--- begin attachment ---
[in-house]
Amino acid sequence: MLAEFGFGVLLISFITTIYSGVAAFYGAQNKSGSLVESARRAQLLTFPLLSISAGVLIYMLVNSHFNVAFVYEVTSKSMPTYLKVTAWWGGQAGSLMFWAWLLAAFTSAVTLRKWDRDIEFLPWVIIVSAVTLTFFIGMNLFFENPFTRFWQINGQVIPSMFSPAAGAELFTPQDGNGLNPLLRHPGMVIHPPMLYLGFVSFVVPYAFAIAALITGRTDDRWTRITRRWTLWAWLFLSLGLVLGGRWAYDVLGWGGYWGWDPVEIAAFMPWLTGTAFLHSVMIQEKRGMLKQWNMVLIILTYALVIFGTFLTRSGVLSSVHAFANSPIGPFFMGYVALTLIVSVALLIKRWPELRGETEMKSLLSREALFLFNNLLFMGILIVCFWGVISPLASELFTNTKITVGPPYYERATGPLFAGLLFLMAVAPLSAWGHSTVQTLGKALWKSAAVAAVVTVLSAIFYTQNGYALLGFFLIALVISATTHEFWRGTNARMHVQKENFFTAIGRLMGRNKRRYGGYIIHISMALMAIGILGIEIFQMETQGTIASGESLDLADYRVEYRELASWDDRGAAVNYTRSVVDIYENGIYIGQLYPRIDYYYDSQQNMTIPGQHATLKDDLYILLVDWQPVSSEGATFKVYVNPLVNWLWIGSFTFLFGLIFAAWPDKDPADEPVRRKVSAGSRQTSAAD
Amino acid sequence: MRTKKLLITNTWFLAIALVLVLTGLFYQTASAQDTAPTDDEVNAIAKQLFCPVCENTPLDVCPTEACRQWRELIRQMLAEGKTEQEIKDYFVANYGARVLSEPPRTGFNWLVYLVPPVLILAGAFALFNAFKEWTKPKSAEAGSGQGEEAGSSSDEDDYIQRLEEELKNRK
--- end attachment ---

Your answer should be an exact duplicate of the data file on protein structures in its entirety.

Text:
[in-house]
Amino acid sequence: MLAEFGFGVLLISFITTIYSGVAAFYGAQNKSGSLVESARRAQLLTFPLLSISAGVLIYMLVNSHFNVAFVYEVTSKSMPTYLKVTAWWGGQAGSLMFWAWLLAAFTSAVTLRKWDRDIEFLPWVIIVSAVTLTFFIGMNLFFENPFTRFWQINGQVIPSMFSPAAGAELFTPQDGNGLNPLLRHPGMVIHPPMLYLGFVSFVVPYAFAIAALITGRTDDRWTRITRRWTLWAWLFLSLGLVLGGRWAYDVLGWGGYWGWDPVEIAAFMPWLTGTAFLHSVMIQEKRGMLKQWNMVLIILTYALVIFGTFLTRSGVLSSVHAFANSPIGPFFMGYVALTLIVSVALLIKRWPELRGETEMKSLLSREALFLFNNLLFMGILIVCFWGVISPLASELFTNTKITVGPPYYERATGPLFAGLLFLMAVAPLSAWGHSTVQTLGKALWKSAAVAAVVTVLSAIFYTQNGYALLGFFLIALVISATTHEFWRGTNARMHVQKENFFTAIGRLMGRNKRRYGGYIIHISMALMAIGILGIEIFQMETQGTIASGESLDLADYRVEYRELASWDDRGAAVNYTRSVVDIYENGIYIGQLYPRIDYYYDSQQNMTIPGQHATLKDDLYILLVDWQPVSSEGATFKVYVNPLVNWLWIGSFTFLFGLIFAAWPDKDPADEPVRRKVSAGSRQTSAAD
Amino acid sequence: MRTKKLLITNTWFLAIALVLVLTGLFYQTASAQDTAPTDDEVNAIAKQLFCPVCENTPLDVCPTEACRQWRELIRQMLAEGKTEQEIKDYFVANYGARVLSEPPRTGFNWLVYLVPPVLILAGAFALFNAFKEWTKPKSAEAGSGQGEEAGSSSDEDDYIQRLEEELKNRK